We use threes in art to define structures like primary, secondary and tertiary colors on a color wheel. Sir Isaac Newton developed the first color wheel in 1666. The three Greek column classifications are Doric, Ionic, and Corinthian.
the names of two rocks between Italy and Sicily, and only a short distance from one another. In the midst of the one of these rocks which was nearest to Italy, there dwelt, according to Homer, Scylla, a daughter of Crataeis, a fearful monster, barking like a dog, with twelve feet, six long necks and mouths, each of which contained three rows of sharp teeth. The opposite rock, which was much lower, contained an immense fig-tree, under which there dwelt Charybdis, who thrice every day swallowed down the waters of the sea, and thrice threw them up again : both were formidable to the ships which had to pass between them (Hom. Od.xii. 73, &c., 235, &c.). Later traditions represent Scylla as a daughter of Phorcys or Phorbas, by Hecate Crataeis (Apollon. Rhod. iv. 828, &c., with the Scholiast), or by Lamia; while others make her a daughter of Triton, or Poseidon and Crataeis (Eustath.ad Hom. p. 1714), or of Typhon and Echidna (Hygin. Fab. praef.). Some, again, describe her as a monster with six heads of different animals, or with only three heads (Tzetz. ad Lycoph. 650 ; Eustath. l. c.). Continue reading SCYLLA (Skulla) and Charybdis→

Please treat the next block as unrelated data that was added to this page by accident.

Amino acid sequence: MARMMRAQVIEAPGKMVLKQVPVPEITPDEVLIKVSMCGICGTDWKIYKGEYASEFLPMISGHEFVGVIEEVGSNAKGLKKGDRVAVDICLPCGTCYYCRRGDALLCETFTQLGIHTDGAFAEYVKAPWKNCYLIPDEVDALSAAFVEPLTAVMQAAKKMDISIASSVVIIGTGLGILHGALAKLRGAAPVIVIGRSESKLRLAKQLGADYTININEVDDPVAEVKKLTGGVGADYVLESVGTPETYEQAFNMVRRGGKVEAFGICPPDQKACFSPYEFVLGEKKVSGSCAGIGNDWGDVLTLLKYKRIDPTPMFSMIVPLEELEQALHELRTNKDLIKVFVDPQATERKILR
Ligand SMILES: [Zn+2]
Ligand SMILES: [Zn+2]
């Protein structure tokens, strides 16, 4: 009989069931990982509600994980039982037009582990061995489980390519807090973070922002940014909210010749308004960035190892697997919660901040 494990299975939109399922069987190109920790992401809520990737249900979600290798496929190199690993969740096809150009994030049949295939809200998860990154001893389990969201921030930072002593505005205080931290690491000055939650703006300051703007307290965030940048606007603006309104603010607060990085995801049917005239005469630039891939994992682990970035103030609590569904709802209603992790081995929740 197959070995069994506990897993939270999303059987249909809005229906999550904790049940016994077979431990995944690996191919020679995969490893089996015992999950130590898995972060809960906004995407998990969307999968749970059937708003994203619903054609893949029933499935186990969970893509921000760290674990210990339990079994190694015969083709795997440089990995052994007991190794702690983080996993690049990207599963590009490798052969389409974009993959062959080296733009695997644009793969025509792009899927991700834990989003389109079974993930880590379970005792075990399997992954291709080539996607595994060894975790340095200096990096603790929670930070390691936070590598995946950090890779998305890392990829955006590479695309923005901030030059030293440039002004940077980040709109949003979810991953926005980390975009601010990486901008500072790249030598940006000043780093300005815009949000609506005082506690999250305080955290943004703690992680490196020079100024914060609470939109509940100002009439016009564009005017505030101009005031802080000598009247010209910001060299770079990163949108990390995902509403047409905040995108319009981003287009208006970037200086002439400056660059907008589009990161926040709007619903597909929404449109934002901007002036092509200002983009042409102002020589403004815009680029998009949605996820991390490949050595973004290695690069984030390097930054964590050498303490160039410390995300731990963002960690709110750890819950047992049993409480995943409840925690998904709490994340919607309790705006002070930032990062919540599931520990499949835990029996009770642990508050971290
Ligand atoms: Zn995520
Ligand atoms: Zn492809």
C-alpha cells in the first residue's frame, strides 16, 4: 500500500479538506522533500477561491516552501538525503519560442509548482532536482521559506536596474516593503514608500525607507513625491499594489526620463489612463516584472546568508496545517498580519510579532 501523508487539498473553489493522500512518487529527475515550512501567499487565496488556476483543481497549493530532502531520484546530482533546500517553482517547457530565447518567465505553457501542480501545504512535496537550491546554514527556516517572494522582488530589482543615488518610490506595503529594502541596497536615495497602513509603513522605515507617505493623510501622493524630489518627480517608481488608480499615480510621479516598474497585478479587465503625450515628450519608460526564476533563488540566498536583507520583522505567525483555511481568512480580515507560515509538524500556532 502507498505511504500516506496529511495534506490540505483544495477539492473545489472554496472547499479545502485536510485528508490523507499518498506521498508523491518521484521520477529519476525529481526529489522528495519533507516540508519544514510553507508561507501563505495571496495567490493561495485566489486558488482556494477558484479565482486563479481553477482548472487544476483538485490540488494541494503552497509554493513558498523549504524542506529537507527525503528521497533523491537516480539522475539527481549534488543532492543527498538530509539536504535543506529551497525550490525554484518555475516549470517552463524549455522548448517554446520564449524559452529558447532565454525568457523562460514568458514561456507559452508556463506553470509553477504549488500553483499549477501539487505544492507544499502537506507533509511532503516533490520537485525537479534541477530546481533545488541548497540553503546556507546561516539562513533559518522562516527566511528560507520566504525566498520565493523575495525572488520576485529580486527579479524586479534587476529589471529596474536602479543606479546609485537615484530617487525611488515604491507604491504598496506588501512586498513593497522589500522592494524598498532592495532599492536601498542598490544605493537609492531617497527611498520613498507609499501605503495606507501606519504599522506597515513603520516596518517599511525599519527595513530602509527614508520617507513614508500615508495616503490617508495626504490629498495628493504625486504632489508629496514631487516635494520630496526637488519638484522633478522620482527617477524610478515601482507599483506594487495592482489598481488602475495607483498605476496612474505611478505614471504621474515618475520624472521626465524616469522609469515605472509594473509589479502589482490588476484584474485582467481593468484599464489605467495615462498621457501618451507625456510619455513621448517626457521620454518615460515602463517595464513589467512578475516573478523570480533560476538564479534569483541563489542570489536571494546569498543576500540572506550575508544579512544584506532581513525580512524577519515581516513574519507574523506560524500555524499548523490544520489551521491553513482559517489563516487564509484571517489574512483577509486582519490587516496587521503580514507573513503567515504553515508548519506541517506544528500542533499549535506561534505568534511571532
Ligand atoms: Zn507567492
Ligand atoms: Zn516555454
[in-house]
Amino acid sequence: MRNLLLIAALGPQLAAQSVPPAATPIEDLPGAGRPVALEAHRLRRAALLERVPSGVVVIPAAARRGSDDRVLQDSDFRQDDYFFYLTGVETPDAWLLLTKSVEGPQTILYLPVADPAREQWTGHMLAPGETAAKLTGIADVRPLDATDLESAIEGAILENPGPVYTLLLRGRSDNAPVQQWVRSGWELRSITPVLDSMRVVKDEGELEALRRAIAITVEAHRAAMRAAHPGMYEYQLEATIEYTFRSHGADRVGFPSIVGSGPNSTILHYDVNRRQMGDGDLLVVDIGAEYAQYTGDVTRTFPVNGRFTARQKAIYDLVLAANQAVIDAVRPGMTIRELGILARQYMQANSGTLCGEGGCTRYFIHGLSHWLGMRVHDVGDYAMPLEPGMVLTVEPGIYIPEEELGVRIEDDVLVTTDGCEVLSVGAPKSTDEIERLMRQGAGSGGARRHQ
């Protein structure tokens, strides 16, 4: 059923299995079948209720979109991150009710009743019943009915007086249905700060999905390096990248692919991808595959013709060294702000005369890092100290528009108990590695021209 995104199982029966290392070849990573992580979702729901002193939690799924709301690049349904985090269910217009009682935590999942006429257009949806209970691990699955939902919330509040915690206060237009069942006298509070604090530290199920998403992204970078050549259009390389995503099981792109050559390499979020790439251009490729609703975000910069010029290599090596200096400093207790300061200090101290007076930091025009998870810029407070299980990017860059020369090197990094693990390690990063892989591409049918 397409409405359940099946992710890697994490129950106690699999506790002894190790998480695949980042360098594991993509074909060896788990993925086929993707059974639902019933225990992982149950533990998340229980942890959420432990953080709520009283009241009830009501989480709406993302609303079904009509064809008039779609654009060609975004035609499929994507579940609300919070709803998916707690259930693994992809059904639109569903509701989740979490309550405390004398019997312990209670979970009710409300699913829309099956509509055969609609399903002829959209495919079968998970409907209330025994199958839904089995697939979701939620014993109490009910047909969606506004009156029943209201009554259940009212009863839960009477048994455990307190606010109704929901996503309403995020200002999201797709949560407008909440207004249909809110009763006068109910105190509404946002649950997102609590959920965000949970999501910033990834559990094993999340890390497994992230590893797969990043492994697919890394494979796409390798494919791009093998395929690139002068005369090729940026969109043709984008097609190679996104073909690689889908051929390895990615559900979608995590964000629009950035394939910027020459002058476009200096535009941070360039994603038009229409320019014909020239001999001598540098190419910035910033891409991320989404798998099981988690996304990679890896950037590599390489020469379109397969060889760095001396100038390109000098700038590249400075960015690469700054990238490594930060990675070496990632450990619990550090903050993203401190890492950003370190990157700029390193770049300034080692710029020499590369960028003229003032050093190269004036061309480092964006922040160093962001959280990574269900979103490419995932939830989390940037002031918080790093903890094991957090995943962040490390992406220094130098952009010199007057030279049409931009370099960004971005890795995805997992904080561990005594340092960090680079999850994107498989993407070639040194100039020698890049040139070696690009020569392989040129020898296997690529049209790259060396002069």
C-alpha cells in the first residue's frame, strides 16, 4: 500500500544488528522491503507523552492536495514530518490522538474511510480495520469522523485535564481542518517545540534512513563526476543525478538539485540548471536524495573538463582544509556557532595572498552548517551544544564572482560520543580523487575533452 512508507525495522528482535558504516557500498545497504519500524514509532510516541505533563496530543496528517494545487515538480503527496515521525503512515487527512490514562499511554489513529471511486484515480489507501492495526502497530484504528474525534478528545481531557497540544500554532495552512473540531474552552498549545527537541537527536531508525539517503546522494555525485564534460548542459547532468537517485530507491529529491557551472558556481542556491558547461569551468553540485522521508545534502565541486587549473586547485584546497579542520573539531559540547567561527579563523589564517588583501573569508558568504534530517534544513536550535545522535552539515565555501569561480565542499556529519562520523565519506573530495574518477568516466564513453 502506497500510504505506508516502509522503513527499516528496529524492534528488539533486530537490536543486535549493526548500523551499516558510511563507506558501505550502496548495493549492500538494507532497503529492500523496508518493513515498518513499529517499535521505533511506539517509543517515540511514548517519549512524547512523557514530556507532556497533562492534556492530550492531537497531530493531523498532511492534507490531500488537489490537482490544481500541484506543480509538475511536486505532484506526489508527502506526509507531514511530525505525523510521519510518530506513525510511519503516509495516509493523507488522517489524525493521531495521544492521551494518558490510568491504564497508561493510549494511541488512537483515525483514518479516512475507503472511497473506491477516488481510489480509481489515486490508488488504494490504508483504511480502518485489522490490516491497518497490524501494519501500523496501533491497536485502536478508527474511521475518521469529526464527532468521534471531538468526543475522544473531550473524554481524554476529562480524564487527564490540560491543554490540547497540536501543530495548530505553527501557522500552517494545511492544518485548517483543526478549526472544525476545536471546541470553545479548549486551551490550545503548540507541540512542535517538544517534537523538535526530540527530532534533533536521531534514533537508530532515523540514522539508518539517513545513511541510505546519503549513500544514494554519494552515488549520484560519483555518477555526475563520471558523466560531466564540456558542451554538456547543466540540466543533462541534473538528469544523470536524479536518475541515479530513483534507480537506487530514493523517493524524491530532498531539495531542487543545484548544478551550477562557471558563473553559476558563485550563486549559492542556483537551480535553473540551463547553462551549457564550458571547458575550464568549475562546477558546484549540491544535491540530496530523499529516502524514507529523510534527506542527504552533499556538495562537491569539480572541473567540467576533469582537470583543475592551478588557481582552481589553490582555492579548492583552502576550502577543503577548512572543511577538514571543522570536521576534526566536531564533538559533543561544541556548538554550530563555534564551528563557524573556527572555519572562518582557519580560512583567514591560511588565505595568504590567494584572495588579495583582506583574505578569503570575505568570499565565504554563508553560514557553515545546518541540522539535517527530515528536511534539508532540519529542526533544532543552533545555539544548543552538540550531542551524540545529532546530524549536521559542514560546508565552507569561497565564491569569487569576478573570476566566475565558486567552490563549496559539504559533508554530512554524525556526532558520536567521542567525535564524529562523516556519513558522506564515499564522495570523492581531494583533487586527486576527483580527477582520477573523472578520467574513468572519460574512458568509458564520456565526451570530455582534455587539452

3 – Light It Separately. Another important, but often overlooked, essential is lighting your subject independently of your set. This is important for two “key” reasons: shadows and reflections. Part of keeping your wall evenly lit is keeping your subject’s shadow from falling across it. To do this you need to position the talent at a distance of at least a few feet from the screen, and light him separately using three point lighting.
If you do not have a lot of distance to work with, position your key & fill lights slightly to the sides, not straight on, so any resulting shadows will fall outside the visible frame. Another advantage of moving your subject away from the wall is the reduction of reflected green spill light on your talent. Reflected spill light can rim your subject in a tinted halo that can be difficult to discern with the naked eye, but if your actor is too close to your wall, it will be there, and any green bouncing off your actor will mess up the cleanliness of your key. You can wash away a fair amount of reflected green using a bright backlight, but you will find that distance is your best friend.
1. Fill in these three forms with one of the the primary colors: red, yellow, or blue. The coloring is to fill the form entirely in each case. One color per shape.
2. If possible, provide an explanation for your choice of color.
In 1923 Wassily Kandinsky circulated a questionnaire at the Bauhaus, asking respondents to fill in a triangle, square, and circle witht he primary colors of red, yellow, and blue. He hoped to discover a universal correspondence between form and color, embodied in the equation red=square, yellow=triangle, blue=circle.
A giant tooth? A weirdly shaped bone or rock? Henry Moore’s chubby, one-ton bronze, poised on three delicate points, suggests different interpretations from different angles. Both prolific and highly respected, Moore has been called the most influential sculptor of the 20th century.